Permaculture forum: Nitrogen fixers for hugelkultur beds

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tropicbreeze
Mar 12, 2012 12:35 PM CST
hazelnut said:legumes. What kind? A mix?

Legumes are probably the easiest way to get nitrogen into the soil. But you should have some native plants, including trees, that are nitrogen fixers as well. They did a study here a number of years back and found there were around 50 nitrogen fixers that were native to our area. Quite a lot were trees.
[Last edited by tropicbreeze - Mar 31, 2012 1:59 AM (+)]
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hazelnut
Mar 12, 2012 3:12 PM CST
There don't seem to be very many native nitrogen fixers -- to temperate US forests. The wax myrtle is one. http://www.mendeley.com/research/morella-cerifera-invasion-a...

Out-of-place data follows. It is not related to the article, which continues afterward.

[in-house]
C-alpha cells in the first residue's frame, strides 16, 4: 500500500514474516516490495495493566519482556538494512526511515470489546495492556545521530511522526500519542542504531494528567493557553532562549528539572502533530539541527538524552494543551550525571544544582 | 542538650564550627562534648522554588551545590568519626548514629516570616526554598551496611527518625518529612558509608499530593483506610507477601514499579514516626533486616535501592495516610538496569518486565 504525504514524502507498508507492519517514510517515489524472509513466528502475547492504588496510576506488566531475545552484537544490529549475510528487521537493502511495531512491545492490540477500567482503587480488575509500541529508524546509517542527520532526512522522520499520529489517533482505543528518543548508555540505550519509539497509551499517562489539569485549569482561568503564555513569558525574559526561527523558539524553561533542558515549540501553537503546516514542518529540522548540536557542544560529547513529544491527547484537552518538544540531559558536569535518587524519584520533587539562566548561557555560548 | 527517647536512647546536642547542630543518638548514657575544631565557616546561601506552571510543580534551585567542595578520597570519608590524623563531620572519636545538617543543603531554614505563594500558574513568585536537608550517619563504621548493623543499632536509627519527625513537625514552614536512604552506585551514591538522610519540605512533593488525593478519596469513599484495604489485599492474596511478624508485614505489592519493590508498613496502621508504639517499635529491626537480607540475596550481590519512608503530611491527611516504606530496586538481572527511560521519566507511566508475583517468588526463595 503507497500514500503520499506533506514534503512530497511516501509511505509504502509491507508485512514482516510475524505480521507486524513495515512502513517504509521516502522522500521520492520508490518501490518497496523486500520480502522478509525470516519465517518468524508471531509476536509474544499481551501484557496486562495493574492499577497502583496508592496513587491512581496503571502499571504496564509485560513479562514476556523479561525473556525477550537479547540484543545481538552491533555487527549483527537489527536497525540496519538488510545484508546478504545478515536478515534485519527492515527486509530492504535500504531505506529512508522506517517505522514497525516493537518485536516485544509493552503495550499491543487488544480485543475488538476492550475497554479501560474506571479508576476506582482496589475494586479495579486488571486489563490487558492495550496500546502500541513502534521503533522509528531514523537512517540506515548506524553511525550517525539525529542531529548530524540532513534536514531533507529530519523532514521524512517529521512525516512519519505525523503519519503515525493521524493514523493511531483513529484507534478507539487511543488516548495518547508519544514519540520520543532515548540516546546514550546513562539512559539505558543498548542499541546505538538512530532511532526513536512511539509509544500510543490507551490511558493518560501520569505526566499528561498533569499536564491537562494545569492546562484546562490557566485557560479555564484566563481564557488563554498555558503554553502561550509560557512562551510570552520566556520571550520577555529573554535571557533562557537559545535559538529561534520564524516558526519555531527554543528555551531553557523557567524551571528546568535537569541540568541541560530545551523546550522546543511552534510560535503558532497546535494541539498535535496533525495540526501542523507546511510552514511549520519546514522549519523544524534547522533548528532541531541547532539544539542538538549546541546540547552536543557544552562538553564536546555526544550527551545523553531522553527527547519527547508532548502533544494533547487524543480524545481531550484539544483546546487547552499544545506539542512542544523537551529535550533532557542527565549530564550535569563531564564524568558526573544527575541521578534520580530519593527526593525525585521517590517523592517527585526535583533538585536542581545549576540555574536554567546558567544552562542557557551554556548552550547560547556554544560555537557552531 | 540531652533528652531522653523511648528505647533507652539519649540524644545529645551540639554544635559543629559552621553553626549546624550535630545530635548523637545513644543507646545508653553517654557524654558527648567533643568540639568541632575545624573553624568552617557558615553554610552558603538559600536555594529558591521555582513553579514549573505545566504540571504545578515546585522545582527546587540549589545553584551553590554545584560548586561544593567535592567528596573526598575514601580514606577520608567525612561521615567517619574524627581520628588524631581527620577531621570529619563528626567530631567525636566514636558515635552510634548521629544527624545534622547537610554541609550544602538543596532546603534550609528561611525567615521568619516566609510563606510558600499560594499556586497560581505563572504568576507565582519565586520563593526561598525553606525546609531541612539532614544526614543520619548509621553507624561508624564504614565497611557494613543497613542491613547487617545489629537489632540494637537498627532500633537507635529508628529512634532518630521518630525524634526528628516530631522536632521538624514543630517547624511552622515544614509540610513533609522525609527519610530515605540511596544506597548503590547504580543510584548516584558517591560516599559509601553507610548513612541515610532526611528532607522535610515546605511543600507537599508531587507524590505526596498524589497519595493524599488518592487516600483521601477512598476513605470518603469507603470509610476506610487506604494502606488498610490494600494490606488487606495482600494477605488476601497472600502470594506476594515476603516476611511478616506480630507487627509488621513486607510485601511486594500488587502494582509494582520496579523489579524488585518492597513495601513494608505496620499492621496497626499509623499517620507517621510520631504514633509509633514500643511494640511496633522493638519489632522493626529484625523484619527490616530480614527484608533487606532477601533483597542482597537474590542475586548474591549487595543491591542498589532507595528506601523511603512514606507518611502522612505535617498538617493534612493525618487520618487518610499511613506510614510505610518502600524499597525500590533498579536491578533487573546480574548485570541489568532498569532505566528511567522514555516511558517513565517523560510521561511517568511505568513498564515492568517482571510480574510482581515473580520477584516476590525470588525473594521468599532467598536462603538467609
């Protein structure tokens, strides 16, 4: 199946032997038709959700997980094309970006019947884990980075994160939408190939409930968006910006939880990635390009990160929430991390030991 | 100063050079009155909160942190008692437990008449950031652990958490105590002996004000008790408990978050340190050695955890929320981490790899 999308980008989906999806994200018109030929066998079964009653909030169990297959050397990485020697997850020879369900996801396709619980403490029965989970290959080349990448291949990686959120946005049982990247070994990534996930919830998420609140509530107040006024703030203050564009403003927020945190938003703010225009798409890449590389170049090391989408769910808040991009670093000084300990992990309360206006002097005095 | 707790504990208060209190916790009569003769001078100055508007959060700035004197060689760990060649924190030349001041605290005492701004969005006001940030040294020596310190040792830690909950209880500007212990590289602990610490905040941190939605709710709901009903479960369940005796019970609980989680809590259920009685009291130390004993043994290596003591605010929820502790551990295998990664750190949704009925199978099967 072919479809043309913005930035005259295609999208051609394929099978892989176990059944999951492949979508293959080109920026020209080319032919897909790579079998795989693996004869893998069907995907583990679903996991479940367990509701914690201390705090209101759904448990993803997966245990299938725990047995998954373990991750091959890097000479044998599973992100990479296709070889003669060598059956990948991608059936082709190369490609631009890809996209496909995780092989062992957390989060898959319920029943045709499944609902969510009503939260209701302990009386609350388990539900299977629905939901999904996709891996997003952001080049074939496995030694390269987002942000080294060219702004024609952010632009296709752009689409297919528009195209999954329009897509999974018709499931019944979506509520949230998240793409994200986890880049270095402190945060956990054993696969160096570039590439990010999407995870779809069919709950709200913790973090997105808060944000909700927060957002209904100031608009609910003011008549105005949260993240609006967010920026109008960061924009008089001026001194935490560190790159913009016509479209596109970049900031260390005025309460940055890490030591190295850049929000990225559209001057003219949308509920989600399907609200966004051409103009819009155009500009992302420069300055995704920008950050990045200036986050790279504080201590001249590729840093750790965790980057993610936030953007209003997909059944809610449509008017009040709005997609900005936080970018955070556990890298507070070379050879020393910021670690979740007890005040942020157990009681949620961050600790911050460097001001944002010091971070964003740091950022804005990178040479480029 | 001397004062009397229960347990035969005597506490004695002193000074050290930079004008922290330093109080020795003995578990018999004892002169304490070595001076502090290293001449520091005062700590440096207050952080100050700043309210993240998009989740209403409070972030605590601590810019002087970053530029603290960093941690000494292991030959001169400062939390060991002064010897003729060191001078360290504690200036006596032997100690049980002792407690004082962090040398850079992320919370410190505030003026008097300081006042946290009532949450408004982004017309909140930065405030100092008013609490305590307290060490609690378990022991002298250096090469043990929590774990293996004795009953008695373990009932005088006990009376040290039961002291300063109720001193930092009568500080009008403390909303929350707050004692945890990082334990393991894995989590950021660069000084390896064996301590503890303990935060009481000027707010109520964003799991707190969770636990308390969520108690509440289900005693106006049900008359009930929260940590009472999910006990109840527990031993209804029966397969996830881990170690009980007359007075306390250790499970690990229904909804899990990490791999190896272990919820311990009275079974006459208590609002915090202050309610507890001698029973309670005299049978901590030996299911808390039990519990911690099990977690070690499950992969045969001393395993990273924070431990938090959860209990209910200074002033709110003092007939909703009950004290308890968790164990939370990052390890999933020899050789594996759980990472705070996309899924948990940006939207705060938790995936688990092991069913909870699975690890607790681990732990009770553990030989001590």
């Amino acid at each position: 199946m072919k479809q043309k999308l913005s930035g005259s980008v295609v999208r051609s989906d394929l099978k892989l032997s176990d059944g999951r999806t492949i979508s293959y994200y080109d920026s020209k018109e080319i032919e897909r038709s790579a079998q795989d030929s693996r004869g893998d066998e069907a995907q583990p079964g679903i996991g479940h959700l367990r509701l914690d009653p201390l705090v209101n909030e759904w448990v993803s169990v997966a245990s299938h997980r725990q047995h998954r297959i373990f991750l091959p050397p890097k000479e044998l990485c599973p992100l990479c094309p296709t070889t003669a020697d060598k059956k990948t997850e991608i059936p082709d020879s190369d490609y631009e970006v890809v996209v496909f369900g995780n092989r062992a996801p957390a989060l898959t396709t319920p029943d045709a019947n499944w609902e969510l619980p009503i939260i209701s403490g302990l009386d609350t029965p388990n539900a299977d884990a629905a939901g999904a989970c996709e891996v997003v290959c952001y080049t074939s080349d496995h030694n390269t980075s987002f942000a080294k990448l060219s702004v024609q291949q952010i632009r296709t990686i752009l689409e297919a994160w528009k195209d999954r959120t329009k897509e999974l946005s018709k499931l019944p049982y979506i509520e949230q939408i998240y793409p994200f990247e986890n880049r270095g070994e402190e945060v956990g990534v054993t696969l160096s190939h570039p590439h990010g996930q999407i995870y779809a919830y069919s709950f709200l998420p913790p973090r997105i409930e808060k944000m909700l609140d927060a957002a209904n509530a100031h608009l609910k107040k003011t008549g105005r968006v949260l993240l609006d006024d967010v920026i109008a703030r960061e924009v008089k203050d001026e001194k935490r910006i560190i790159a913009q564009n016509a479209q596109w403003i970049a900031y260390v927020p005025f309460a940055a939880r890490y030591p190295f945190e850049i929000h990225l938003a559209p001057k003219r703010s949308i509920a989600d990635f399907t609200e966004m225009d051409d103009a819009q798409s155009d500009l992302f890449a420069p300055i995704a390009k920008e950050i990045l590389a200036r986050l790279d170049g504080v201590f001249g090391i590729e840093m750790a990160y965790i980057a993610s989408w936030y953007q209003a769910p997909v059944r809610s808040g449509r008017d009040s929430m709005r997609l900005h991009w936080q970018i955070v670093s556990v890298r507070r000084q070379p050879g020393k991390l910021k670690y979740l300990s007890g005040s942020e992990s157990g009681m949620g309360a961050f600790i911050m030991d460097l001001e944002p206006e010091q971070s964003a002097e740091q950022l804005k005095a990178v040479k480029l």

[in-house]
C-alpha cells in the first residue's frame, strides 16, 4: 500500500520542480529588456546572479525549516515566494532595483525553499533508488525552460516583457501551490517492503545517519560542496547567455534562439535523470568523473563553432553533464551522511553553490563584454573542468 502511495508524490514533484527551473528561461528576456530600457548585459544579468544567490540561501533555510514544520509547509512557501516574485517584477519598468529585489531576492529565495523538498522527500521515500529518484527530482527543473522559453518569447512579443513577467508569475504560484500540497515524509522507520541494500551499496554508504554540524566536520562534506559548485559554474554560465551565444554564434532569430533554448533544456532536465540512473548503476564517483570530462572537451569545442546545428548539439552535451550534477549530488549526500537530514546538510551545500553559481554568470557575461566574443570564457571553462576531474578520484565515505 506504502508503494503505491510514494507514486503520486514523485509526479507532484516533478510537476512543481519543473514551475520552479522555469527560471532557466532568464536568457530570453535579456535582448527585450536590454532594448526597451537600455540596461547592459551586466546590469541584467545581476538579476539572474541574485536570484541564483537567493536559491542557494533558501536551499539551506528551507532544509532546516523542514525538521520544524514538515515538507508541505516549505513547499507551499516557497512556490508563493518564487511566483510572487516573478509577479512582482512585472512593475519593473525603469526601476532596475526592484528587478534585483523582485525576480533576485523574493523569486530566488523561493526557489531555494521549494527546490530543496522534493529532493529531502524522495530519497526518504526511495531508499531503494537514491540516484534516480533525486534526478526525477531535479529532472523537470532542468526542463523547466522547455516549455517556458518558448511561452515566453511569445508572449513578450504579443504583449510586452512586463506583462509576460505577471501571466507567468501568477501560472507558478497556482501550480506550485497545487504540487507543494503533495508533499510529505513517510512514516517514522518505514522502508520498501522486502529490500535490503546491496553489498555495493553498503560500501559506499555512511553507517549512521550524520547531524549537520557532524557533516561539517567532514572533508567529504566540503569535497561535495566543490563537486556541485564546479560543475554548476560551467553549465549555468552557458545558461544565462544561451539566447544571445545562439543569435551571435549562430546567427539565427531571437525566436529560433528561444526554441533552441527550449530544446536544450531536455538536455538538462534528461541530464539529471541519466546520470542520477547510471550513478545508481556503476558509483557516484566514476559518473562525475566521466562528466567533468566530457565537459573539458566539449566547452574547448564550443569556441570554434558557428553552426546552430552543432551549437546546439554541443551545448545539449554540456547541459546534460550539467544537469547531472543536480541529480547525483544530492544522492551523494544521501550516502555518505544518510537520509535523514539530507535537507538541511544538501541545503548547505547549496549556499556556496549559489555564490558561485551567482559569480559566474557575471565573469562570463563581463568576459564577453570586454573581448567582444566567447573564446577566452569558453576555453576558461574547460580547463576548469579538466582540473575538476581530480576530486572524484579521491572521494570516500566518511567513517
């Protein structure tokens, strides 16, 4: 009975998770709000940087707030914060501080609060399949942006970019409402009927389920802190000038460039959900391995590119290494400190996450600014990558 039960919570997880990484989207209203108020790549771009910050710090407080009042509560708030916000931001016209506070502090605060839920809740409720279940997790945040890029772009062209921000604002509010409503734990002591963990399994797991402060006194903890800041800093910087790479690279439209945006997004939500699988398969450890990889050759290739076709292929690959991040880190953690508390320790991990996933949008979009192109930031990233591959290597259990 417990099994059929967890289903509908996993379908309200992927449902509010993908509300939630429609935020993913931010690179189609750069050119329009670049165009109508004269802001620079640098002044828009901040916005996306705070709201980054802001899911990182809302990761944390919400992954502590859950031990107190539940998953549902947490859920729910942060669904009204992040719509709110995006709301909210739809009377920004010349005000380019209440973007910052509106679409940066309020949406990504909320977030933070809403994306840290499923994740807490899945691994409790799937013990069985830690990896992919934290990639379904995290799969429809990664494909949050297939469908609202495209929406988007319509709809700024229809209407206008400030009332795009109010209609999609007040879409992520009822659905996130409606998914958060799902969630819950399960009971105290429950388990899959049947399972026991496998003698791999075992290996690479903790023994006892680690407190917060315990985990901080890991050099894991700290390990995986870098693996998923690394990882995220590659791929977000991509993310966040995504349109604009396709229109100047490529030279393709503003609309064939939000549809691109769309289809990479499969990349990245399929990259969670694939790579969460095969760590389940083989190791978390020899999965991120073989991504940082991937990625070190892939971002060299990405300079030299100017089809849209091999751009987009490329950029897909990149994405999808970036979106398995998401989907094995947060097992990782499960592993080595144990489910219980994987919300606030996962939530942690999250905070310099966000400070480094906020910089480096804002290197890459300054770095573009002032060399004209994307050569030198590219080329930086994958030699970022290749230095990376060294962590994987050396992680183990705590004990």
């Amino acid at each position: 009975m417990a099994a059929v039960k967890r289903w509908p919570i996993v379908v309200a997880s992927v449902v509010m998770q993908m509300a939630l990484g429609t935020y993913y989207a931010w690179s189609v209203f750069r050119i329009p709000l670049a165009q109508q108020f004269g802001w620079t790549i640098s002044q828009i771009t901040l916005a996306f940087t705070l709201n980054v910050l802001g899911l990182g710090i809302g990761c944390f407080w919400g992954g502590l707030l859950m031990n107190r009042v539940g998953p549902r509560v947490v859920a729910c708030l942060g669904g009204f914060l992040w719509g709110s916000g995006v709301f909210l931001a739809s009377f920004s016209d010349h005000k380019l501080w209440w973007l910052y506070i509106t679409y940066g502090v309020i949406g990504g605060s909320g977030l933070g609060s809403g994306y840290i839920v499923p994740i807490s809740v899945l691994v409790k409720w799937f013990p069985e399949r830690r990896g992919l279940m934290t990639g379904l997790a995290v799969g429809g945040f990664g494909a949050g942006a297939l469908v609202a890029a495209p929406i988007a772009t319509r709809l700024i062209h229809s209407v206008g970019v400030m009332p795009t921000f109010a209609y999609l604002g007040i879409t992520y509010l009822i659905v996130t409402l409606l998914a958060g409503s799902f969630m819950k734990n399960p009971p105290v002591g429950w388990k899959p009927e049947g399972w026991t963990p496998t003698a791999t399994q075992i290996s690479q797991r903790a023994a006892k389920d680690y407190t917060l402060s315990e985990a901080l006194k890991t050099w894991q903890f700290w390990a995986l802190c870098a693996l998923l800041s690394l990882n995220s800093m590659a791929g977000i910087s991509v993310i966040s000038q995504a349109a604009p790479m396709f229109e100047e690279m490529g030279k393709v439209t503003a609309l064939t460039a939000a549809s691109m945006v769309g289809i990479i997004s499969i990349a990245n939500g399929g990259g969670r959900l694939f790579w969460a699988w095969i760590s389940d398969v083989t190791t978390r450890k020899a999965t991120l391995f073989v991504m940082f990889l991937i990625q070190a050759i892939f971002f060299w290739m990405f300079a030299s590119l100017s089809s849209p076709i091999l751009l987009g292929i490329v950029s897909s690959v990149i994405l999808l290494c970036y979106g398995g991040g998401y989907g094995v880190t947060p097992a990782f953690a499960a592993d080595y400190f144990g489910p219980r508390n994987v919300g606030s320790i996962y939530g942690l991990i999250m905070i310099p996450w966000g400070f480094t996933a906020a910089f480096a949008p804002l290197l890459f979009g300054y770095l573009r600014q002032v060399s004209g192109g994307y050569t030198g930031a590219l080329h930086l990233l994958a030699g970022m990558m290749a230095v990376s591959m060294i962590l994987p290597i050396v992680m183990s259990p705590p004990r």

There are quite a few native to California and the western states.

Where there are introduced nitrogen-fixers they tend to have bad behavior. Like the Asian wisteria and mimosas in my yard.

And kudzu which blankets most of the forested areas in this part of Alabama.

That leaves legume ground covers, mycorrhizal fungi, and nitrogen fixing bacteria.
Name: Dave Whitinger
Jacksonville, Texas (Zone 8b)
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dave
Mar 12, 2012 3:29 PM CST

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Many Elaeagnus species are also nitrogen fixing shrubs.
Name: Dave Whitinger
Jacksonville, Texas (Zone 8b)
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dave
Mar 12, 2012 4:00 PM CST